Mythmaking: ‘School leaders will be able to track their student’s progress and use the tool [PaCT] to inform teaching programmes and guide decision making in response to new information …’
Schools already have the tools and expertise to track student’s progress and guide decision making. PaCT would just give bad assessment information more status but no more validity and thus make it even more educationally destructive.
Distortion and dissembling: ‘The 3Rs are not the be all and end all of education – but they are a very useful pointer towards how children are adapting to their learning environment.’
I don’t want spend much time on the correlation Parata makes between the 3Rs and children adapting to their learning environment because she is really just attempting another justification for national standards. National standards aren’t needed as a pointer; that pointer is everywhere and in everything children do.
Most of this posting is about responding to Parata’s arguments about the education of Maori and Pasifika children, but I want to point out another group of children not being well served by national standards – that is all the other children and especially children of high ability.
Children of high ability, whether Maori, Pasifika, Asian, and pakeha, are possibly the worst served in the education system. The 3Rs were brought in mainly under the justification of children who were slipping between the cracks, but then, under that cover all children were corralled by the 3Rs and had to suffer the slings and arrows of outrageous national standards. When I go into higher decile schools and see the devastating effect on learning being inflicted because of national standards, I feel an anguished urge to cry out: let those children go.
Mythmaking and distortion: ‘In an educational sense – China and her territories, Vietnam, Korea – have made great strides in these surveys.’
The schools of the Asian cities that allow themselves to be surveyed are based on middle-class exclusivity and all the characteristics that go with that. Their survey results are an argument for the influence of the home environment on learning, not the influences of the policy or the quality of the teaching.
Mind you, there is evidence that international tests are being manipulated to suit Asian practices and knowledges to create angst in Western countries that rebounds to the business interests of the international education providers and the interests of the international survey people themselves.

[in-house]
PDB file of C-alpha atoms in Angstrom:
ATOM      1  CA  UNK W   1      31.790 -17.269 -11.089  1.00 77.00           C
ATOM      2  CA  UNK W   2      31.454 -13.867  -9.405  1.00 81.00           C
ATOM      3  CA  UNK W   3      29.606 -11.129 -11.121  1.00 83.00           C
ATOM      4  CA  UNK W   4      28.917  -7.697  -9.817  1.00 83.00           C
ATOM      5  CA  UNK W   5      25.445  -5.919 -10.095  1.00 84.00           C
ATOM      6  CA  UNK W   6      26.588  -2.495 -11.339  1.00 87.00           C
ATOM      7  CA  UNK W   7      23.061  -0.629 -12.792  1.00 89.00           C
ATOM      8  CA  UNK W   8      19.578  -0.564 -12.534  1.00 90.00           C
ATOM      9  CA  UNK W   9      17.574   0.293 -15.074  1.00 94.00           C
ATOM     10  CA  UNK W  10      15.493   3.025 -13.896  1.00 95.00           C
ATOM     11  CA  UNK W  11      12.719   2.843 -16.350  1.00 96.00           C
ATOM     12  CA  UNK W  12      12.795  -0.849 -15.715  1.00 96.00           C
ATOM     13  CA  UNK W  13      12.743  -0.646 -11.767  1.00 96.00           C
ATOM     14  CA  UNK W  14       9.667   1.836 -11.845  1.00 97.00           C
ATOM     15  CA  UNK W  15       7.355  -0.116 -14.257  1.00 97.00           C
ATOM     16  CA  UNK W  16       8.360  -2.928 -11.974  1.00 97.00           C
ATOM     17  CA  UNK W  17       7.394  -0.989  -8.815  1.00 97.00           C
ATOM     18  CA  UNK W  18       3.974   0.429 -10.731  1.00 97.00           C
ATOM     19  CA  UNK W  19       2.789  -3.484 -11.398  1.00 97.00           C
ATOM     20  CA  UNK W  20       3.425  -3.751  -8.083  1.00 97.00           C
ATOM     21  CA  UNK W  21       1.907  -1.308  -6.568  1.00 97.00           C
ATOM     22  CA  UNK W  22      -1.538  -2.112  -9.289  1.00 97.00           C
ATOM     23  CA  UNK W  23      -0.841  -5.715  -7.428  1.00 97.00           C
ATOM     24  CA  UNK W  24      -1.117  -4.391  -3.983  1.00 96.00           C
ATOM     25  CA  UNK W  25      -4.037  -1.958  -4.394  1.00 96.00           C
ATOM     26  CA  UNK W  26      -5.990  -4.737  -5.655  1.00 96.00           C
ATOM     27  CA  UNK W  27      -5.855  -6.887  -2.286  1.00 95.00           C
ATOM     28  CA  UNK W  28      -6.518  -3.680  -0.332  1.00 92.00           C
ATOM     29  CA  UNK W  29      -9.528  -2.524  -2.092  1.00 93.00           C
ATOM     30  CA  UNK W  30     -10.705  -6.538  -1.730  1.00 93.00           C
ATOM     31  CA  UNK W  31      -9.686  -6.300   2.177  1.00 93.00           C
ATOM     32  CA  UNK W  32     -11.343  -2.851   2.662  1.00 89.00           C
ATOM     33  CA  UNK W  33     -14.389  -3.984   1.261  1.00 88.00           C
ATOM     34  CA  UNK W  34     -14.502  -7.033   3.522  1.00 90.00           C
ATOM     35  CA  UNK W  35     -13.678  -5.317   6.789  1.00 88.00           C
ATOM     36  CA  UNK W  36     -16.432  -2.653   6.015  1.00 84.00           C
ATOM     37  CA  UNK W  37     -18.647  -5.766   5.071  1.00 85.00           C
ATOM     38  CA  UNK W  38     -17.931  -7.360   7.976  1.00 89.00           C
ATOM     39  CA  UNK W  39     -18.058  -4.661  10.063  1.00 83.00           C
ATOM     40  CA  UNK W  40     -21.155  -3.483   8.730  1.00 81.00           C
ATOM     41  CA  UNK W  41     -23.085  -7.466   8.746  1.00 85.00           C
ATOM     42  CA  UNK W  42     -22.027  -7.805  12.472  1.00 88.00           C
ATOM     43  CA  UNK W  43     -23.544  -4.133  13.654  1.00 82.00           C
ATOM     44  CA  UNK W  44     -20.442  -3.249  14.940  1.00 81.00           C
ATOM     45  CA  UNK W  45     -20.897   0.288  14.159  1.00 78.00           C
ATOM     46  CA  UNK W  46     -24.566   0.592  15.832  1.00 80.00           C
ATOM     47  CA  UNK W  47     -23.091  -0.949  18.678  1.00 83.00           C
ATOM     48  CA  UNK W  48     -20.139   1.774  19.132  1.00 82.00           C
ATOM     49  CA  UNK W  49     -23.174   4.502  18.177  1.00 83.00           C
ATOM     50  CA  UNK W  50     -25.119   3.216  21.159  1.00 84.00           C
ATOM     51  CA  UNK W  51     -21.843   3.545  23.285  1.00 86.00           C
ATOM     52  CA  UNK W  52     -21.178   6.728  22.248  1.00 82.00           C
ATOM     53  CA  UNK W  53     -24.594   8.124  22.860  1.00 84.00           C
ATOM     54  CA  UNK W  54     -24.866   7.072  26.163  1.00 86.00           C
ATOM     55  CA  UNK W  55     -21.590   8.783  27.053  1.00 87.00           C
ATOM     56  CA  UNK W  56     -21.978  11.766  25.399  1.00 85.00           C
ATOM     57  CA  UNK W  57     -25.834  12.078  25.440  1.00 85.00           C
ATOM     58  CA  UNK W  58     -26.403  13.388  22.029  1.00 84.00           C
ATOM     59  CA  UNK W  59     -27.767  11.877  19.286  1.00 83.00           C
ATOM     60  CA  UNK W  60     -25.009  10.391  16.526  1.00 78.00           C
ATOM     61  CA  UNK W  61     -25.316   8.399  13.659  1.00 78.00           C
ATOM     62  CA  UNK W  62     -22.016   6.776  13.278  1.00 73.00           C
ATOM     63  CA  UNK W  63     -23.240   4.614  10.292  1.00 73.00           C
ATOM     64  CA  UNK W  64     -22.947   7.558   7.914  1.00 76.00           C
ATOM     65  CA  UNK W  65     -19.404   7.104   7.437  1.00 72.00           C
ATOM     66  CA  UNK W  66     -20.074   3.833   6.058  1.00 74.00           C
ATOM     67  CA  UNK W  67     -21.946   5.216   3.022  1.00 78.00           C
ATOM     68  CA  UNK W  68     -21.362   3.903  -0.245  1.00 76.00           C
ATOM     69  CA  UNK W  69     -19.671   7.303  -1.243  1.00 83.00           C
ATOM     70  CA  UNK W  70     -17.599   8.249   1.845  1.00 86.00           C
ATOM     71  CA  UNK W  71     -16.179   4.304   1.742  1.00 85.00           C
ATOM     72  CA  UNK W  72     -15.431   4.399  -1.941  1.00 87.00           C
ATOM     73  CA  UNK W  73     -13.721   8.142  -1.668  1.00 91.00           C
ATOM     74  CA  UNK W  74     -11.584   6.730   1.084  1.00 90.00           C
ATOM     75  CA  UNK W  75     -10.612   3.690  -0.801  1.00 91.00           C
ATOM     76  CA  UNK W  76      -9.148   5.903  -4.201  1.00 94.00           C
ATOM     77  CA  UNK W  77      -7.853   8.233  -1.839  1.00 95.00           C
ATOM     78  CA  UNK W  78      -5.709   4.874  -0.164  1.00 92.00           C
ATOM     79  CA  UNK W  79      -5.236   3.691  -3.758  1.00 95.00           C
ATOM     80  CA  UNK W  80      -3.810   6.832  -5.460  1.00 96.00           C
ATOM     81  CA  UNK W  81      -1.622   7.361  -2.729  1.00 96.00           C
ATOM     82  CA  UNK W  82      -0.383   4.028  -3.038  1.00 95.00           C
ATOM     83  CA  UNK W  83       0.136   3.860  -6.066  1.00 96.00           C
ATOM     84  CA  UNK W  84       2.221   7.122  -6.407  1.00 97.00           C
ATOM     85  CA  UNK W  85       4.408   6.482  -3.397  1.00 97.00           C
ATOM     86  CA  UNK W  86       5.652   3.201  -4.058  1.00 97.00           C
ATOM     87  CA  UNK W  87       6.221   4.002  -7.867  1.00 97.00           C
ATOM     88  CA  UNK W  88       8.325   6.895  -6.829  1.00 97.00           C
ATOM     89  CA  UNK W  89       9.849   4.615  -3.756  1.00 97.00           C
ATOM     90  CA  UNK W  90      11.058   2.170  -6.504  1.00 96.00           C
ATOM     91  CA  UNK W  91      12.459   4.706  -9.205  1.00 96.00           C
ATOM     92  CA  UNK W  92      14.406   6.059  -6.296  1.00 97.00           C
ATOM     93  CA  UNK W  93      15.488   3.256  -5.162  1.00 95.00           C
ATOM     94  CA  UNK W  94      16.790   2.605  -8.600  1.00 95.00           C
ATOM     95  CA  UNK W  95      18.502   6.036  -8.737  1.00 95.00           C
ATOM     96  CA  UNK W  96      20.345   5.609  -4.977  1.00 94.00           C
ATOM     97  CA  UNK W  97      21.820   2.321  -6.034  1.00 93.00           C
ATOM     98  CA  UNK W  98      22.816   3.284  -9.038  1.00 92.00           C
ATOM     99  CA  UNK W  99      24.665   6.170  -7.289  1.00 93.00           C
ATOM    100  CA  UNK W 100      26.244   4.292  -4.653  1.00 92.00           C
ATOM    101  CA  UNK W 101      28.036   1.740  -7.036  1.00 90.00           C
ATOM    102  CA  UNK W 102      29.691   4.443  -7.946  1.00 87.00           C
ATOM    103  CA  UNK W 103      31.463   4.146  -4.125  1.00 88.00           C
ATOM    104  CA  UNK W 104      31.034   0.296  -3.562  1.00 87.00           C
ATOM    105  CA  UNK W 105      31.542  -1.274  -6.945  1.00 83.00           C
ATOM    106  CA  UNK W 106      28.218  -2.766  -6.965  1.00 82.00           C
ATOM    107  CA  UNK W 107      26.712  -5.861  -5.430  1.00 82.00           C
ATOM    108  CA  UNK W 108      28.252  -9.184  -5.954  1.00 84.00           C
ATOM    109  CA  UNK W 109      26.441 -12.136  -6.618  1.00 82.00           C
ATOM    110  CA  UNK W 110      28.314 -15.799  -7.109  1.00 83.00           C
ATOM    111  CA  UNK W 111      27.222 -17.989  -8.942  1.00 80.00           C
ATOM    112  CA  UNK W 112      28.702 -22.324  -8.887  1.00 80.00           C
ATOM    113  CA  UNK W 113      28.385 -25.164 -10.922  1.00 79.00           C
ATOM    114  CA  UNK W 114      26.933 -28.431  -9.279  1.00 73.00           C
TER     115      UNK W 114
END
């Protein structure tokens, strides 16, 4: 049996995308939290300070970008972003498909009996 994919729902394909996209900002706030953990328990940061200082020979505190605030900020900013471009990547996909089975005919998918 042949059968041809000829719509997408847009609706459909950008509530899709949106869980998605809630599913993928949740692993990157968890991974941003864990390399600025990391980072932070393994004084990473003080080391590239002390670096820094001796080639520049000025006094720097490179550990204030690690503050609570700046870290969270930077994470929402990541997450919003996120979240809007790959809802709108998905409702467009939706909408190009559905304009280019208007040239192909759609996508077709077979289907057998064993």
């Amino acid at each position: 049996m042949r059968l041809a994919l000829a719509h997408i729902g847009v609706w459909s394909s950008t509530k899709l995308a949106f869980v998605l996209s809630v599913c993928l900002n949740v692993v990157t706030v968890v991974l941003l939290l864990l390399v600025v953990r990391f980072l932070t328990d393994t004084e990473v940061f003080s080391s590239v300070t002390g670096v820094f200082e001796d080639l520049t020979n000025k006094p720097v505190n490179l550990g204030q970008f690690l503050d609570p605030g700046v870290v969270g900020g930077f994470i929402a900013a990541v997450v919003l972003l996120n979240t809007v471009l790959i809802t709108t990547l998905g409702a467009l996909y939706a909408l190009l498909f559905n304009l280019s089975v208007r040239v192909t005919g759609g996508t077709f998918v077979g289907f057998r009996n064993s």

Centralised bureaucracy, fear, contracted services, restrictions on freedom of speech: ‘In successful education systems … there is a very strong alignment between what is developed in policy and what is delivered in practice.’
It depends on what Parata calls successful. I suspect she is referring to Asian cities and countries that mostly have non-democratic political systems or authoritarian government, and all have conformist cultures. In these Asian countries and cities, a non-inclusiveness of lower class people usually pertains.
The National government in applying the provider capture concept has excluded non-government aligned academics, teachers, and principals from policy making, thus demonstrating the government priority to control school education down to classroom minutiae. Because education is value laden, all parts of it should be involved in policy making, and all parts of it should be involved in good faith and a commitment to compromise. And after policy and aims are agreed on, education is best served by giving teachers and principals wide discretion in how to put it into practice.
Propaganda and dissembling: ‘I am quite clear that we need to considerably grow the quality of teaching practice and education leadership, raise student achievement, and build a professional culture driven by successful out comes. [In the next paragraph Parata is going to begin a paragraph stating teachers are doing an outstanding job.] This would allow us to slough off the current carapace of interventions, inputs, programmes, that have slowed down our system to pedestrian pace.’
This statement is significant and menacing. When she says ’This would allow us to slough off the current carapace of interventions …’ it translates as: if teachers could only do their jobs properly there wouldn’t be the need for so much expenditure on special needs interventions.